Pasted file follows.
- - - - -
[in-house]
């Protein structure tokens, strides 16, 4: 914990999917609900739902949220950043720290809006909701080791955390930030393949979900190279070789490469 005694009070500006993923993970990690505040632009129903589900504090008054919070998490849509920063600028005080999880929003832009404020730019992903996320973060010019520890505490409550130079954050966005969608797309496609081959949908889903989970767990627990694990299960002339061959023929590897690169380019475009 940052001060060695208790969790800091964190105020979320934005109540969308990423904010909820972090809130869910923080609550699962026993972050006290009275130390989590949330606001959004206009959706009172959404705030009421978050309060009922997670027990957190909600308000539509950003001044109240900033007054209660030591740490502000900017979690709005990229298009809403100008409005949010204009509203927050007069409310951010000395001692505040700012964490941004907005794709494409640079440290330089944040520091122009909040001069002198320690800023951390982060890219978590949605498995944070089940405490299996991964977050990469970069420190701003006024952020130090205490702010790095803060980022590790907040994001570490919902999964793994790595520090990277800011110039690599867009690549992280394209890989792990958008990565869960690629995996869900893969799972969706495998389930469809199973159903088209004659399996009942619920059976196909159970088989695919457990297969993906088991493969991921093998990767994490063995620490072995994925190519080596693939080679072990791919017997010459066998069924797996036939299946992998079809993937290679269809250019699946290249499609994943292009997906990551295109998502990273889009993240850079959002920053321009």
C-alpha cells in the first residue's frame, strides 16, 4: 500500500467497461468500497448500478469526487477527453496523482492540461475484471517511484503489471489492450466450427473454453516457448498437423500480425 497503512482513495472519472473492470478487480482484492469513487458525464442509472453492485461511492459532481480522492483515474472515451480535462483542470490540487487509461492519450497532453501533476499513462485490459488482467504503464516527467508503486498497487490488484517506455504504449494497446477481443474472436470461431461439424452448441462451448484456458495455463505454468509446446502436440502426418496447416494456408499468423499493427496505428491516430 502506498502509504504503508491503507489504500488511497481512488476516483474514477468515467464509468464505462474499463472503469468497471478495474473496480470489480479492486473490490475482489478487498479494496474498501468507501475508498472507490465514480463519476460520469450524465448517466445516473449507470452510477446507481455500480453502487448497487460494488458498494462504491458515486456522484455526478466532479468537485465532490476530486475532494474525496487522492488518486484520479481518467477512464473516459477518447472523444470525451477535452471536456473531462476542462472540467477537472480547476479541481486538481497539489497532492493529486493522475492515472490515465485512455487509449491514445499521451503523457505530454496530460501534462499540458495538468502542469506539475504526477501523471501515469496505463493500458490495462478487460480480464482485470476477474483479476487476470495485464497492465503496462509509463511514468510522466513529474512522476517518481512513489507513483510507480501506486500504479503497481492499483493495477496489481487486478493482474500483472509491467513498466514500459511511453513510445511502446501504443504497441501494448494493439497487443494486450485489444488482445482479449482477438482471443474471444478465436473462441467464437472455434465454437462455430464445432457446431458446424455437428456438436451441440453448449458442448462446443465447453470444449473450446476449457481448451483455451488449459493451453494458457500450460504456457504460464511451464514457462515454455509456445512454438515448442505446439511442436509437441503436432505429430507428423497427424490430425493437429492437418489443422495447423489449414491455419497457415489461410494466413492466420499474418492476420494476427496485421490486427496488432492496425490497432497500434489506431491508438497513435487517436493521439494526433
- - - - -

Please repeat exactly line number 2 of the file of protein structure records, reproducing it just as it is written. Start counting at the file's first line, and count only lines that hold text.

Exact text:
């Protein structure tokens, strides 16, 4: 914990999917609900739902949220950043720290809006909701080791955390930030393949979900190279070789490469 005694009070500006993923993970990690505040632009129903589900504090008054919070998490849509920063600028005080999880929003832009404020730019992903996320973060010019520890505490409550130079954050966005969608797309496609081959949908889903989970767990627990694990299960002339061959023929590897690169380019475009 940052001060060695208790969790800091964190105020979320934005109540969308990423904010909820972090809130869910923080609550699962026993972050006290009275130390989590949330606001959004206009959706009172959404705030009421978050309060009922997670027990957190909600308000539509950003001044109240900033007054209660030591740490502000900017979690709005990229298009809403100008409005949010204009509203927050007069409310951010000395001692505040700012964490941004907005794709494409640079440290330089944040520091122009909040001069002198320690800023951390982060890219978590949605498995944070089940405490299996991964977050990469970069420190701003006024952020130090205490702010790095803060980022590790907040994001570490919902999964793994790595520090990277800011110039690599867009690549992280394209890989792990958008990565869960690629995996869900893969799972969706495998389930469809199973159903088209004659399996009942619920059976196909159970088989695919457990297969993906088991493969991921093998990767994490063995620490072995994925190519080596693939080679072990791919017997010459066998069924797996036939299946992998079809993937290679269809250019699946290249499609994943292009997906990551295109998502990273889009993240850079959002920053321009």